A final note on this term is that the phrase has also been used in some capacity by proponents of so-called Revisionist Zionism, arguing in favor of expelling all non-Jews from the lands between the two waters, or even beyond. The idea of Revisionist Zionism is that Israel should adopt a “territorial maximalism” in expanding its own State. I don’t need to explain why it’s problematic to take things that, according to historical precedent, international law, and popular sentiment, emphatically don’t belong to you.

“From the River to the Sea” has been called an antisemitic rallying cry.

Reconciliation Requires That We Stop Undermining People’s Humanity

I’m active in a number of left-Jewish circles in which discussion of the atrocities perpetrated against the Palestinian people are also peppered with concern over the widespread prevalence of antisemitism ranging from the overt to the petty and insidious. We all know what constitutes the former (I’d hope, at least). The latter is often much more complicated. We see examples of critics of Israel using the same language to delegitimize the state of Israel and every individual human being who lives in it, in the same ways that the more rabid Zionists attempt to delegitimize Arab identity.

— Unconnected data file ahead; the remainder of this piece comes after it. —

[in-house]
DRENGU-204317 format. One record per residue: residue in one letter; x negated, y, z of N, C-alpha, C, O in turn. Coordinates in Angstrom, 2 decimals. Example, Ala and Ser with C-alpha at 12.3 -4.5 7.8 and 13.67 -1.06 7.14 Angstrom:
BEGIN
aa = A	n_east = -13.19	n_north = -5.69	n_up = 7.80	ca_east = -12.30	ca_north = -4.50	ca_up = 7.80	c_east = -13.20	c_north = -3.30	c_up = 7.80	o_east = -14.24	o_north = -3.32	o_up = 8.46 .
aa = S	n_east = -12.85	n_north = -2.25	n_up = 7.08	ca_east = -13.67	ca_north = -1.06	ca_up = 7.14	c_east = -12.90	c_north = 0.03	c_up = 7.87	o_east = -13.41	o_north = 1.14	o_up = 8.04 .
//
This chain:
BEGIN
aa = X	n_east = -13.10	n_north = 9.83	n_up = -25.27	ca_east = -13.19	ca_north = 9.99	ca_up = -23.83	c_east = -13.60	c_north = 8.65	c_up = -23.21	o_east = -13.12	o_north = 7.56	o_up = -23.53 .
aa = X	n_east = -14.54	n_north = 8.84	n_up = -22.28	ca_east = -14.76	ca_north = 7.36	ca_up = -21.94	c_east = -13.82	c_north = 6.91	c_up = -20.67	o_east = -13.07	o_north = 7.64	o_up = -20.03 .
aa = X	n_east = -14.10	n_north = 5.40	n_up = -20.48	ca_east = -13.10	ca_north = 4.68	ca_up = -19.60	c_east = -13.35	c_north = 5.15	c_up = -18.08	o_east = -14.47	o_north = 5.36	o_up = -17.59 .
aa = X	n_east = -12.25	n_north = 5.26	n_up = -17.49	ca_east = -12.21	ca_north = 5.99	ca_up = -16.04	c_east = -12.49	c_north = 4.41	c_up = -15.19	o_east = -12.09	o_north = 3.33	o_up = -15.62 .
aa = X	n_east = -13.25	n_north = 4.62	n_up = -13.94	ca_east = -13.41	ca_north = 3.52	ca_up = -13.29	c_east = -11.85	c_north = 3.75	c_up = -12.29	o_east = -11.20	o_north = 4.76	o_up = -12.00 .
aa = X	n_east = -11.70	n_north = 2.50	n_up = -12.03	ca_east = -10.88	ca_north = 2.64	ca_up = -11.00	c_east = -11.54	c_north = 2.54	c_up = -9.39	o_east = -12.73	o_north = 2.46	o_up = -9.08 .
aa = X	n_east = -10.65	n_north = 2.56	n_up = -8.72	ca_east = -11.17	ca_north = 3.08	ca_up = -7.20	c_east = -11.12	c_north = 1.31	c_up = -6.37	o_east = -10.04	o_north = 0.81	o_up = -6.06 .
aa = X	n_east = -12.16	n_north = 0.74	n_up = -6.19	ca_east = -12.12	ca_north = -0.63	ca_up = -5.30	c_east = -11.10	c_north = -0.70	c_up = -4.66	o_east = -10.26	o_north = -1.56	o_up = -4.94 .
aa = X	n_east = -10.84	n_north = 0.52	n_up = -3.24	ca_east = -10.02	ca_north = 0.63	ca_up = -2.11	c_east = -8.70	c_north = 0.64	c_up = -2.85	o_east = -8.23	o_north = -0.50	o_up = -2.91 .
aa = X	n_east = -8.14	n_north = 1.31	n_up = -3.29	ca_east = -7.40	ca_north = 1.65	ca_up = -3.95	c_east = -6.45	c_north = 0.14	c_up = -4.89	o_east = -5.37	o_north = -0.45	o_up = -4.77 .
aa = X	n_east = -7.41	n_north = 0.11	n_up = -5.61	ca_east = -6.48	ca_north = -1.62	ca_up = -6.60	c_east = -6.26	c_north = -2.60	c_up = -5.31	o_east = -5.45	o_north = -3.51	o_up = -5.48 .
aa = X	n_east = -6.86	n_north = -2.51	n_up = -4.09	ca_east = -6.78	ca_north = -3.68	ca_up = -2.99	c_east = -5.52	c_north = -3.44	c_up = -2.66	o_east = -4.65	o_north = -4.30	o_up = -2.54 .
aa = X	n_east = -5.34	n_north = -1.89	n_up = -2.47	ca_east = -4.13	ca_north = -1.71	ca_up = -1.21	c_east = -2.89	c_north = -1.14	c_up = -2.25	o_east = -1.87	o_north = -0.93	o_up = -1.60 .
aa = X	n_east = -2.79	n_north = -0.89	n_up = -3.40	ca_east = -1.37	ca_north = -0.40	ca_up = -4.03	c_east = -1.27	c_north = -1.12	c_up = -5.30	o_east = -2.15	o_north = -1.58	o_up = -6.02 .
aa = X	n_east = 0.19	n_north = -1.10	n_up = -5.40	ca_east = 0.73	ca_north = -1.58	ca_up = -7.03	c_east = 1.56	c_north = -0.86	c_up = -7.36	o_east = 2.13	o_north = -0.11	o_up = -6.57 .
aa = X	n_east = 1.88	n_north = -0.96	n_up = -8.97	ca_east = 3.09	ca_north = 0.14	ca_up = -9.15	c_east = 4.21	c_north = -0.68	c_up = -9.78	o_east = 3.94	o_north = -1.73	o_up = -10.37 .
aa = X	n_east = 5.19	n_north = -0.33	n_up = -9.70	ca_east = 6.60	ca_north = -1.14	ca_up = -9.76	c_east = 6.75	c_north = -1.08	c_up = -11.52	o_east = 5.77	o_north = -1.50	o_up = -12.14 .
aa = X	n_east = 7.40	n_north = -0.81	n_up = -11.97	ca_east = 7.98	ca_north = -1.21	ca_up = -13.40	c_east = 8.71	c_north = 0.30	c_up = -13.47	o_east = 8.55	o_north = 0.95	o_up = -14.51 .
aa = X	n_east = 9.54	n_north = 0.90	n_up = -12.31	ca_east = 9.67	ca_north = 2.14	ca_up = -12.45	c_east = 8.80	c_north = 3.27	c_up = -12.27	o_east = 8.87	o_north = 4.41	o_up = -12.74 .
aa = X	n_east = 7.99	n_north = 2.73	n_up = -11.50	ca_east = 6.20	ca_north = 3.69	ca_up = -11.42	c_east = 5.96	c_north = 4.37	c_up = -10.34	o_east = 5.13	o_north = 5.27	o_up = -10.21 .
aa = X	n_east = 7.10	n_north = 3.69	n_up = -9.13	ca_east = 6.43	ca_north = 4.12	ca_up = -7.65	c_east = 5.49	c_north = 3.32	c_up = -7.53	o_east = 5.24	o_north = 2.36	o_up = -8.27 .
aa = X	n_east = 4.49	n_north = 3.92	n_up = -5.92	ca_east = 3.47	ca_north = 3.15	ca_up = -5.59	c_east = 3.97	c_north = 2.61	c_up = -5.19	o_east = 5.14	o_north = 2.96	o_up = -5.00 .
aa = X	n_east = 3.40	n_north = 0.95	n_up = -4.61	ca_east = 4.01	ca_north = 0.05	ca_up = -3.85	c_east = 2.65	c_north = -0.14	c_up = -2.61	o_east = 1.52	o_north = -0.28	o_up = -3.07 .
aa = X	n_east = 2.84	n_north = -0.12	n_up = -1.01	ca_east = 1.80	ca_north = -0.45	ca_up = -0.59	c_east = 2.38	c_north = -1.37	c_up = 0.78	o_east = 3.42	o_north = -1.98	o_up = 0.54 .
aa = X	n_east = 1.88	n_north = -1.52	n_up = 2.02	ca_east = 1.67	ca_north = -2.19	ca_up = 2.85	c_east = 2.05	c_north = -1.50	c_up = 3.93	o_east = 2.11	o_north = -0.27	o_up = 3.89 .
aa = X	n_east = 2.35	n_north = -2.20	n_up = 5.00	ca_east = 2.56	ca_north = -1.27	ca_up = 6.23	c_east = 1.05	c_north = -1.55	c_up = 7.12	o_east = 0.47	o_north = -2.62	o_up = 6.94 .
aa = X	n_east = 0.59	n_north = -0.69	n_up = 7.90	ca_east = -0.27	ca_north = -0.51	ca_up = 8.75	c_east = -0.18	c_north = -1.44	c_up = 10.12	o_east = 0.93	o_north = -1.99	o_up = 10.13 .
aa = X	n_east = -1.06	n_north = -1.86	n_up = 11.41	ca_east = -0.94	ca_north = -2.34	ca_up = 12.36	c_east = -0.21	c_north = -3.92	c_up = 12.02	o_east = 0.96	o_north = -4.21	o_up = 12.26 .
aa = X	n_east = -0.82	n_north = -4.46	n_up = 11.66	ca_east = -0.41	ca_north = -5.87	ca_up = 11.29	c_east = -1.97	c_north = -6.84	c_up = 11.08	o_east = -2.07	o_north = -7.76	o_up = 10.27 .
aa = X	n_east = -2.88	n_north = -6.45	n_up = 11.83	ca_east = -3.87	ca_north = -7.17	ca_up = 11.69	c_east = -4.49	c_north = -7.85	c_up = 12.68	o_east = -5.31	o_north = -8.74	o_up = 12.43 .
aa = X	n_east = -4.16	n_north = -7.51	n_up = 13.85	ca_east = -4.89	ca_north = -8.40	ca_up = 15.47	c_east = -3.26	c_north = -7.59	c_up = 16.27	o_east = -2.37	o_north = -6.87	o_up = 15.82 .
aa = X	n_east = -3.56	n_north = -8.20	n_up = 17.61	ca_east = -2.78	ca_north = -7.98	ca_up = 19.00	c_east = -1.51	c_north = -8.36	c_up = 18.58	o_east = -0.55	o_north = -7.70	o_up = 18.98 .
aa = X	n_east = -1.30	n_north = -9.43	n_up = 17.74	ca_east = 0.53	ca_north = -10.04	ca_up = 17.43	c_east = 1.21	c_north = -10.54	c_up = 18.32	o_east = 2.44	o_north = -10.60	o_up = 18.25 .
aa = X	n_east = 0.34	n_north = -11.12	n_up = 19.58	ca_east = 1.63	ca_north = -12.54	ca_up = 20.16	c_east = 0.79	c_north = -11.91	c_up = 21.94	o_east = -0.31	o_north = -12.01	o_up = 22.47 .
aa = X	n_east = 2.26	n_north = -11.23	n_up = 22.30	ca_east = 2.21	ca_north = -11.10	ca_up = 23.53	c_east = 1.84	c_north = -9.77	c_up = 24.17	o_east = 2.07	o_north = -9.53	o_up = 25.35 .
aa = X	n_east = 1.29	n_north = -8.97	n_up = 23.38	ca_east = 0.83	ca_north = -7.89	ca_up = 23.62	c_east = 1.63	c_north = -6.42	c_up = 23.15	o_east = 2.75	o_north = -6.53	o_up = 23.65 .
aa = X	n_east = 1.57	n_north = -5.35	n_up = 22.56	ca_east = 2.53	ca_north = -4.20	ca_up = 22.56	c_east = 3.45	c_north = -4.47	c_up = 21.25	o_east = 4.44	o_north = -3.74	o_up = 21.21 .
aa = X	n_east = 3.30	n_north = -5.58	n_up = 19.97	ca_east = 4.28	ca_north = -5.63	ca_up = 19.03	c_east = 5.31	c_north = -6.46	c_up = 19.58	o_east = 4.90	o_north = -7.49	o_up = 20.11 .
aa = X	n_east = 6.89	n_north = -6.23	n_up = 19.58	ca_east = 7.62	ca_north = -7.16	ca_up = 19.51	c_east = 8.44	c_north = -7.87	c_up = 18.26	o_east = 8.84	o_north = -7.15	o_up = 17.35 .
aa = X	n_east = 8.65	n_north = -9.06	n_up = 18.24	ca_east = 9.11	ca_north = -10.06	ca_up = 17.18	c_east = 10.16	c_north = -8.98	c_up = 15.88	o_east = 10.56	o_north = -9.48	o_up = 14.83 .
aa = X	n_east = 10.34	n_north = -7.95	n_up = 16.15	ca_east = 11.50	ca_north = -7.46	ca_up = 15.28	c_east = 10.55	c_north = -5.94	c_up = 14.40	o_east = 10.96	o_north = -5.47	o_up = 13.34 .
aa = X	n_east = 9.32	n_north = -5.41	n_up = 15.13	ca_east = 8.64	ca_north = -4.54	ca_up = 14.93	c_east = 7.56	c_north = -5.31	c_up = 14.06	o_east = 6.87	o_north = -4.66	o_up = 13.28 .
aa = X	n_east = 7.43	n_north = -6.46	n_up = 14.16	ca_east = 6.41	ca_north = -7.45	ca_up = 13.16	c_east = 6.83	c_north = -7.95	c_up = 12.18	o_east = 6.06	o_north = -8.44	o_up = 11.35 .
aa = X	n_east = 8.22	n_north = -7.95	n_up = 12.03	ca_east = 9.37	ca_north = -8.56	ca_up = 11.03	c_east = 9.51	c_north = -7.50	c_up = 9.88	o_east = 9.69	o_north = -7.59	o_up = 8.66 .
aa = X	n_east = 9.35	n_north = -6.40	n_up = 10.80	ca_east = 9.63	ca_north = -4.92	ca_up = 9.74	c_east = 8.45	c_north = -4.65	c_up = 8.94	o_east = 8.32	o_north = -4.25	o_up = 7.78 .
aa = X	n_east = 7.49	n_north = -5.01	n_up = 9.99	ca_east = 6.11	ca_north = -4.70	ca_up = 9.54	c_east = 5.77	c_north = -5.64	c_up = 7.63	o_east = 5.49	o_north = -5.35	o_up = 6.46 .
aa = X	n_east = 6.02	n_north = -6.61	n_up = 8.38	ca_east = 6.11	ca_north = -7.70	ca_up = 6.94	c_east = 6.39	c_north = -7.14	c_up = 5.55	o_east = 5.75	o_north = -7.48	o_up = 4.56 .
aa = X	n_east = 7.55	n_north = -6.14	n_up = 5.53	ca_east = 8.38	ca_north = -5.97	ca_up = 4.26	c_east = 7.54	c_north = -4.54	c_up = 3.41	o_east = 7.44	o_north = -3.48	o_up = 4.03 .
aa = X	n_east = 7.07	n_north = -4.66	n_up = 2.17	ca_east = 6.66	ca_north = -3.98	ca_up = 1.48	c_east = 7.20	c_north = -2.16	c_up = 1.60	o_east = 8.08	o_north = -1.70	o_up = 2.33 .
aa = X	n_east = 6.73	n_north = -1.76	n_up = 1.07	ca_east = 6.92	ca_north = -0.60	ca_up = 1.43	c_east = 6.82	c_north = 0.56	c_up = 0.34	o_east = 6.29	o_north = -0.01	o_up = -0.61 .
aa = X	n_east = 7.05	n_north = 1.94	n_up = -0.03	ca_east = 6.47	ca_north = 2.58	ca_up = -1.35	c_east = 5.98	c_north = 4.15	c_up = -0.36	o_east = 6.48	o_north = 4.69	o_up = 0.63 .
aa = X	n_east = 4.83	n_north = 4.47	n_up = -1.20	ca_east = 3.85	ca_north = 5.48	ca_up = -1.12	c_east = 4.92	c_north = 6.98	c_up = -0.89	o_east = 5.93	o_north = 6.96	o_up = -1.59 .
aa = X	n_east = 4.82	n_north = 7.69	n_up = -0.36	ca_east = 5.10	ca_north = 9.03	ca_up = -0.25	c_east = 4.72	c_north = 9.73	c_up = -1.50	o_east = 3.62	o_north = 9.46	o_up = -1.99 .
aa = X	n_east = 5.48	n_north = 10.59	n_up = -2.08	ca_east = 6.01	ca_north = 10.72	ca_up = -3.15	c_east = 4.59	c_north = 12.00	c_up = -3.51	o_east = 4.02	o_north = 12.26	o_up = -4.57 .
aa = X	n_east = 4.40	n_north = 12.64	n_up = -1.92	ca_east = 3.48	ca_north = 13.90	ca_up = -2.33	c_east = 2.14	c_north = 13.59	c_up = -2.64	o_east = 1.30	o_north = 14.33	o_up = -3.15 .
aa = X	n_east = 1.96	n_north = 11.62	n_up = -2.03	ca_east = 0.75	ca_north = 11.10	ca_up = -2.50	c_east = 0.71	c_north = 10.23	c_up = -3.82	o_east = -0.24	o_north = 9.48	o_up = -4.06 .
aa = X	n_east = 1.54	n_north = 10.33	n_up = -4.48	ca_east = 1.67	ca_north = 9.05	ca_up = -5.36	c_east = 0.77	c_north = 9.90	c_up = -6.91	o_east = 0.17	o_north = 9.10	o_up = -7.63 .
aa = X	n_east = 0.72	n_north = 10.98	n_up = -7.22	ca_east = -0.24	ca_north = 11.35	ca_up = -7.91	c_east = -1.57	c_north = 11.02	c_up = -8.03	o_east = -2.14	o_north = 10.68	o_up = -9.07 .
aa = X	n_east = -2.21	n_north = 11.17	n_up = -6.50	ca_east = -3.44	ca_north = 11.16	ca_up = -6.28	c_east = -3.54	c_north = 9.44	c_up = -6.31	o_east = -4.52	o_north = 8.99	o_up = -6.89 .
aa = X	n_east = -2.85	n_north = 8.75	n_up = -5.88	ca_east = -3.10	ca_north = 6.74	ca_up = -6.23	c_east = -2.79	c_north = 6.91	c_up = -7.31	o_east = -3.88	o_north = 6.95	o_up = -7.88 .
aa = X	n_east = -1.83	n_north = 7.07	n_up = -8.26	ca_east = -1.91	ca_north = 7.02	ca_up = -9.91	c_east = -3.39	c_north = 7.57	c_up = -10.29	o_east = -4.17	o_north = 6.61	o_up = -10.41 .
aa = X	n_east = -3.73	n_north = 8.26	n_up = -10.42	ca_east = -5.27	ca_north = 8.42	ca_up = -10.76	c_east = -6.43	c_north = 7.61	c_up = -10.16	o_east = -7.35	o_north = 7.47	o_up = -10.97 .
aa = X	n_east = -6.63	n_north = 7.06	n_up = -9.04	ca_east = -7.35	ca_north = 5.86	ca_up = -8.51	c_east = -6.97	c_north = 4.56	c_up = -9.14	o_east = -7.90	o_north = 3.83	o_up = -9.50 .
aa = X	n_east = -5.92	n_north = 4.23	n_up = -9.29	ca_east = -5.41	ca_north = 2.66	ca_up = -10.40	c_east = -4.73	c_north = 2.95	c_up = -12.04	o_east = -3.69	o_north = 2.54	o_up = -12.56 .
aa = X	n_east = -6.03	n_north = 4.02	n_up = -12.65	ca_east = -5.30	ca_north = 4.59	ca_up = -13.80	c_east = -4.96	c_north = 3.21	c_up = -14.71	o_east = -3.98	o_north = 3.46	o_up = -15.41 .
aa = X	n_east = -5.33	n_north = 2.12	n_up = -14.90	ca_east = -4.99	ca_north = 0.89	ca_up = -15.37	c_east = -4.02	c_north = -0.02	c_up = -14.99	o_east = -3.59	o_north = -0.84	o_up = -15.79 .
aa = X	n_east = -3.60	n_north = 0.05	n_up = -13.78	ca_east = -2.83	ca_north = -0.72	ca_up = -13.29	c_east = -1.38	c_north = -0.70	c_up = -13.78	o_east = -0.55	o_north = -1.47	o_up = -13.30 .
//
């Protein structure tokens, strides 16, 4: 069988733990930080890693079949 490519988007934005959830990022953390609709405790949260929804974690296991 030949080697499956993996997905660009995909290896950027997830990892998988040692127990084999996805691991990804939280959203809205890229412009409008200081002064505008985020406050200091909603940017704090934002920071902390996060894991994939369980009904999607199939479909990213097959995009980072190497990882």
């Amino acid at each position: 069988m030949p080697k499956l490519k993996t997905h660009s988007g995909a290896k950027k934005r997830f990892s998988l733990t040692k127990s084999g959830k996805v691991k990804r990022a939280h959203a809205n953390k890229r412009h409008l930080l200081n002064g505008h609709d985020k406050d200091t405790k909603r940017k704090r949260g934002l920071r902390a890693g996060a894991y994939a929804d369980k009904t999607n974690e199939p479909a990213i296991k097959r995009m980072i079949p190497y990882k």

On the “anti-Zionist-cum-anti-semitism” side, it’s stuff like, “Ashkenazi Jews aren’t even descended from the original inhabitants of Israel,” which is mostly not true, and which attempts to undermine Jewish peoplehood by arguing that all non-Arab Israelis are carpetbagging posers who have no right to live in Eretz Israel and therefore have no legitimacy as humans. It’s really hard to litigate the particulars of human patterns of mass migration that resulted the better part of a century ago, almost exclusively from an attempted and partially successful genocide against an ethnic group. It’s also completely fruitless to say that “because the founding of your state involved imperial violence and ethnic cleansing,” (even described as such by the likes of Zionist historian Benny Morris), “your existence as a human being is therefore illegitimate.”